An important piece of the securities class action puzzle is directors and officers liability insurance ("D&O insurance"). Due in large part to the surge in shareholder claims severity over the past few years, the premiums paid by companies have skyrocketed. According to a 2002 survey by Tillinghast-Towers Perrin:
1) Companies paid nearly 30% more for D&O insurance in 2002 (a similar increase occurred in 2001);
2) Although claim frequency and severity for most type of claims has stabilized, the average indemnity paid for shareholder claims has increased to $23.35 million, compared with $17.8 million in 2001, and $9.62 million in 2000; and
3) There was a decrease in the D&O average policy limits for the first time in 8 years (which may be a result of the dramatic rise in costs).
Quote of note: "Rep. James Sensenbrenner, a Wisconsin Republican and chairman of the House Judiciary Committee, said forcing cases into federal court would stop lawyers forum-shopping for sympathetic state courts such as in Madison County, Illinois, where a judge recently granted a $10.1 billion verdict in a suit against cigarette maker Philip Morris. 'The class action judicial system itself has become a joke, and no one is laughing except the trial lawyers, all the way to the bank,' Sensenbrenner said."
Of course, there are always exceptions to the rule. The class certification appeal provision in the Class Action Fairness Act of 2003 (see below) might have played a role in the case by Chrysler Corp.'s former shareholders against DaimlerChrysler AG. The investors allege that Daimler-Benz AG misrepresented the acquisition of Chrysler as a "merger of equals" to avoid paying Chrysler shareholders a takeover premium for their shares. Bloomberg reports that District Judge Farnan of the D. of Del. has certified a class, over the defendants' objections, that includes both U.S. shareholders who exchanged their shares in the transaction and U.S. shareholders who purchased or acquired DaimlerChyrsler shares after the merger through November 2000 (when the fraud was allegedly revealed).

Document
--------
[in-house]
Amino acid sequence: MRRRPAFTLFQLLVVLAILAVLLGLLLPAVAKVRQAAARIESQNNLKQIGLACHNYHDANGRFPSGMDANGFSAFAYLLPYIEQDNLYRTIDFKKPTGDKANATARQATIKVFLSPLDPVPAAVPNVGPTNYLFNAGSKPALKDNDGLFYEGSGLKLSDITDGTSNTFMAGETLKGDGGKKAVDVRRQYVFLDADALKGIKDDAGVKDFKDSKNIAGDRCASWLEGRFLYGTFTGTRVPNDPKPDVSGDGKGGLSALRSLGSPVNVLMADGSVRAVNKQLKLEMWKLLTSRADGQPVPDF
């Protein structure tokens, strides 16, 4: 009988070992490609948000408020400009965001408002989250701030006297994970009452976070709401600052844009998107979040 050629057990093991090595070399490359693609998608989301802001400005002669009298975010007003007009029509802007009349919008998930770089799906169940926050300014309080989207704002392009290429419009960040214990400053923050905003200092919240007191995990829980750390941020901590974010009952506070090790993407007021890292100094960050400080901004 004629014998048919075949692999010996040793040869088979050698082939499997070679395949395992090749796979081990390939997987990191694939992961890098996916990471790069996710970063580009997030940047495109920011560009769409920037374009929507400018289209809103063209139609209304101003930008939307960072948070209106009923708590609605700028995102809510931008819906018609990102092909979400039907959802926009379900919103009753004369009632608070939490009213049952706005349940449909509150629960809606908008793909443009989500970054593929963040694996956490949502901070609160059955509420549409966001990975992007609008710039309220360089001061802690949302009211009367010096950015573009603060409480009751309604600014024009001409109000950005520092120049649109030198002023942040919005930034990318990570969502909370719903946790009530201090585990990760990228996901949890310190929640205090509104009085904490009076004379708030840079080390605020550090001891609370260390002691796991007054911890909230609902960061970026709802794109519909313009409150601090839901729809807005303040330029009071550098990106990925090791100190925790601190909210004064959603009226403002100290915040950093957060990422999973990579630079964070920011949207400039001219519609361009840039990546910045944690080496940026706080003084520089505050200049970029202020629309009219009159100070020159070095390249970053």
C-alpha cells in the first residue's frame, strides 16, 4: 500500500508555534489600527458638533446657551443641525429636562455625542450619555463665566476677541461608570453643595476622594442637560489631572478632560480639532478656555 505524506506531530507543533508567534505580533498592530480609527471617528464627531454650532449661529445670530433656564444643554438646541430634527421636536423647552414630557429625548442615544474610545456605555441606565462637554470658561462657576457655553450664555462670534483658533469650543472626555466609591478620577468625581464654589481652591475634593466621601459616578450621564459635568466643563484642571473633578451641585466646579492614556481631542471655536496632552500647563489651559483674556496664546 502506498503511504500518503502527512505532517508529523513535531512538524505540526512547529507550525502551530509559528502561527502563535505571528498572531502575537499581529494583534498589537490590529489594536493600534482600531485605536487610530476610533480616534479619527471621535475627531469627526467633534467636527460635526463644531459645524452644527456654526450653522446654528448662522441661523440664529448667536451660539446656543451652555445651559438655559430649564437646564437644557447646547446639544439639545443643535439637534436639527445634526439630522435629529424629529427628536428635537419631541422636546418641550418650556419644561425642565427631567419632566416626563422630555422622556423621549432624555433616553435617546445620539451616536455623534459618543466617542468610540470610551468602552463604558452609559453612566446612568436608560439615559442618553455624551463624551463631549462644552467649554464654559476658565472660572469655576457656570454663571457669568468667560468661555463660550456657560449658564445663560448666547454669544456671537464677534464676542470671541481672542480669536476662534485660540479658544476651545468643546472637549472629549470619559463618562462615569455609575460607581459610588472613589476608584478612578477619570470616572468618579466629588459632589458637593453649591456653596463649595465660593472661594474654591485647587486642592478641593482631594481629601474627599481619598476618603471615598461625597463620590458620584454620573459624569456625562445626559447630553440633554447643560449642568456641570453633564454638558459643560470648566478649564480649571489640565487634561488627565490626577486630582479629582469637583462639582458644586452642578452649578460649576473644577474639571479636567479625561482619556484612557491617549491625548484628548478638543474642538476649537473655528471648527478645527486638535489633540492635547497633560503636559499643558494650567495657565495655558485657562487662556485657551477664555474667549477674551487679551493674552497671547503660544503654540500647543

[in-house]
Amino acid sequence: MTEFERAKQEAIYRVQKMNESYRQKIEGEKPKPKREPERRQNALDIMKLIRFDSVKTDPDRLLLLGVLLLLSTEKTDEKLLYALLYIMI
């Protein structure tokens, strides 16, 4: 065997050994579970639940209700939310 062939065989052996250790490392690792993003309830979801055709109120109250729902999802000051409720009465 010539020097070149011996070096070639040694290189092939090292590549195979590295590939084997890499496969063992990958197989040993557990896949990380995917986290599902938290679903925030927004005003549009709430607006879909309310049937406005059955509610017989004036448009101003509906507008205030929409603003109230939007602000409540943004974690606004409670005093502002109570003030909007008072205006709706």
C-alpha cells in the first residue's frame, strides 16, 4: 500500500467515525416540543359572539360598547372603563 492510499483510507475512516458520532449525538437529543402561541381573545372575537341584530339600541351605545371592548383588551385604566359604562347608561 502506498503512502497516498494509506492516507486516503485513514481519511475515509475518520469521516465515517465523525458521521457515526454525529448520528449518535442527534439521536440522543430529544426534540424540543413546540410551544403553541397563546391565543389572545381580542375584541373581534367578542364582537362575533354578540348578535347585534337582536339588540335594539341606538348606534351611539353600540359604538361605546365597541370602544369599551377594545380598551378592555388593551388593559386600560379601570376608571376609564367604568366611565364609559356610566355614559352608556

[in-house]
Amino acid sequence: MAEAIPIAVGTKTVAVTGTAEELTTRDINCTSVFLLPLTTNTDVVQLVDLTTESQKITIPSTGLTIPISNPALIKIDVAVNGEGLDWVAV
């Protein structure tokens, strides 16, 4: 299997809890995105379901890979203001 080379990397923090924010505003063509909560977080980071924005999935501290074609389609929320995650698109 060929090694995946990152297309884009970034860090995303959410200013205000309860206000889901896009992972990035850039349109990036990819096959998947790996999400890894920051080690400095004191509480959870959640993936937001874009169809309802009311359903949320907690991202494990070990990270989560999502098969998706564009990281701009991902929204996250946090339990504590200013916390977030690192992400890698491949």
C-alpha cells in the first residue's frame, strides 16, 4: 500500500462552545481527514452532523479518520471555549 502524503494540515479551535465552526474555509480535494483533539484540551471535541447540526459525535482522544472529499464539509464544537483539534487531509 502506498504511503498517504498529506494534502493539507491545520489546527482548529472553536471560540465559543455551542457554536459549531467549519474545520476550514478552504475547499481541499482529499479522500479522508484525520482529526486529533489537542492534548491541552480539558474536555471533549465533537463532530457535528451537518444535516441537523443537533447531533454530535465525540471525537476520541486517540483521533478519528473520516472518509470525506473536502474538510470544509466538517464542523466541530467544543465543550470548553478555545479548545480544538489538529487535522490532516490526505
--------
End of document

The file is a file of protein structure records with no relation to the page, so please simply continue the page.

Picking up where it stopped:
The U.S. House of Representatives will hold a vote today on the Class Action Fairness Act of 2003. As noted previously in The 10b-5 Daily, the legislation applies some of the reform concepts in the PSLRA and SLUSA to all class actions. Notably, the House bill (a) requires most class action suits with more that $2 million at issue to be heard in federal court (unless the substantial majority of the plaintiffs are from the same state as the principal defendants), (b) allows parties to appeal class certification rulings, and (c) attempts to limit "coupon" settlements. The House is expected to pass the bill.
The New York Times, in a lengthy article on the bill, states that the class certification appeal provision "could cause delays in pending federal-court cases that seek to recover money lost through the corporate scandals at Enron and other large companies." The newspaper evidently is not familiar with how securities class actions are usually resolved (i.e., before the class certification stage of the case). The Washington Post is also covering the story.